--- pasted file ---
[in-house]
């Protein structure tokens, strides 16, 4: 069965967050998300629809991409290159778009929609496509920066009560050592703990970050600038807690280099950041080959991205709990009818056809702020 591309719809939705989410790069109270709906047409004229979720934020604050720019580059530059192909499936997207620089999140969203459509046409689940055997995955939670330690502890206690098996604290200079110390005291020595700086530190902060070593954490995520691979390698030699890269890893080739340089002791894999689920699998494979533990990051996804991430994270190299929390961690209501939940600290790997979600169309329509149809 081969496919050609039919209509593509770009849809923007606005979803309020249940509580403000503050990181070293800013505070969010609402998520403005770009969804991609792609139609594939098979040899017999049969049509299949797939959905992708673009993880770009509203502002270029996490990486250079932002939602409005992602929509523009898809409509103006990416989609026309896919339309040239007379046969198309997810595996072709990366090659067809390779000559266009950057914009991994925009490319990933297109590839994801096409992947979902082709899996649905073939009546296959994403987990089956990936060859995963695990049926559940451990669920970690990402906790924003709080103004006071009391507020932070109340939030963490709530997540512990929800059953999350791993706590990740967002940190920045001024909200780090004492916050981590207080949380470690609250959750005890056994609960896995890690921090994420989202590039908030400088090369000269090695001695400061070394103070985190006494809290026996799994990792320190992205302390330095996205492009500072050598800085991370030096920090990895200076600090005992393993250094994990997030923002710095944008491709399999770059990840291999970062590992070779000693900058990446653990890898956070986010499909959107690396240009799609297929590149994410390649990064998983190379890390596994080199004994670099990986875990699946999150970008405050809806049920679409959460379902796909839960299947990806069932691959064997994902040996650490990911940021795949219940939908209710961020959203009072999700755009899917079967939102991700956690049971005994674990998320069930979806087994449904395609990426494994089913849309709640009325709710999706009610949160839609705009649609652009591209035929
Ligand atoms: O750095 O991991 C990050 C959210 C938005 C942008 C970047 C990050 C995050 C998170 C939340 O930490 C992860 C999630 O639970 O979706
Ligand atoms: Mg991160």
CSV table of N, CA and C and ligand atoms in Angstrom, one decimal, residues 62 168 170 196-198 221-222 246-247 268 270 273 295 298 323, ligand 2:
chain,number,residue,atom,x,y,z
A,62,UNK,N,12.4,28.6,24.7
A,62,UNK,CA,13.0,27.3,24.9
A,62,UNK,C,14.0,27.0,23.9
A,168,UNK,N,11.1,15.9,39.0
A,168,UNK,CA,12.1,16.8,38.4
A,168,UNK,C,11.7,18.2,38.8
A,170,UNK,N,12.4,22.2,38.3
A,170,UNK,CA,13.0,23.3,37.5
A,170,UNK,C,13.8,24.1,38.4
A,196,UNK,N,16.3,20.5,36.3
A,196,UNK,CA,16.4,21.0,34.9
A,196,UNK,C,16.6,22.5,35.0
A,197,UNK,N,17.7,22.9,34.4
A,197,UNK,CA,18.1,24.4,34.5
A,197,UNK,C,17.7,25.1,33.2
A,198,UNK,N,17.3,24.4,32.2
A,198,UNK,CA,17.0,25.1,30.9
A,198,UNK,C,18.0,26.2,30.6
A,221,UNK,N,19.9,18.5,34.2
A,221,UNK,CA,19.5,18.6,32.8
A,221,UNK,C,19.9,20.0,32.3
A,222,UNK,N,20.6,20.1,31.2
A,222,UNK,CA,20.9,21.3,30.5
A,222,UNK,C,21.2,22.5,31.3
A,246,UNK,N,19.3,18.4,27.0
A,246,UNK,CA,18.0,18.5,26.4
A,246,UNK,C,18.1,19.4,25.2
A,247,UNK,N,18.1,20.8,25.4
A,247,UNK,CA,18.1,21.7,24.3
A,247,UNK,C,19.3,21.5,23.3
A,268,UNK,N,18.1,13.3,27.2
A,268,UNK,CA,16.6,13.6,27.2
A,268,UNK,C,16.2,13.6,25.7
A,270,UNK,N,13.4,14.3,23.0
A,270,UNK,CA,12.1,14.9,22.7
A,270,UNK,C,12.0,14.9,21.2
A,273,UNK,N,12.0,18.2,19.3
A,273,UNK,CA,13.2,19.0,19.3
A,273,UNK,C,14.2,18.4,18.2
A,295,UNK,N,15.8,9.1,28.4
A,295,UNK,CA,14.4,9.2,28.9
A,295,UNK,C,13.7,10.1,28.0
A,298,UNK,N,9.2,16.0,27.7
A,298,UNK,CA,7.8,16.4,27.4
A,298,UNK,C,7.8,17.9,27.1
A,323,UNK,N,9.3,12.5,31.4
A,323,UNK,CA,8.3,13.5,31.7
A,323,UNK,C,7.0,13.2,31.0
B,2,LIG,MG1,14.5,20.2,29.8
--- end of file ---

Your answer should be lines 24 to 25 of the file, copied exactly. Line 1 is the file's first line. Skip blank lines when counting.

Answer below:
A,198,UNK,C,18.0,26.2,30.6
A,221,UNK,N,19.9,18.5,34.2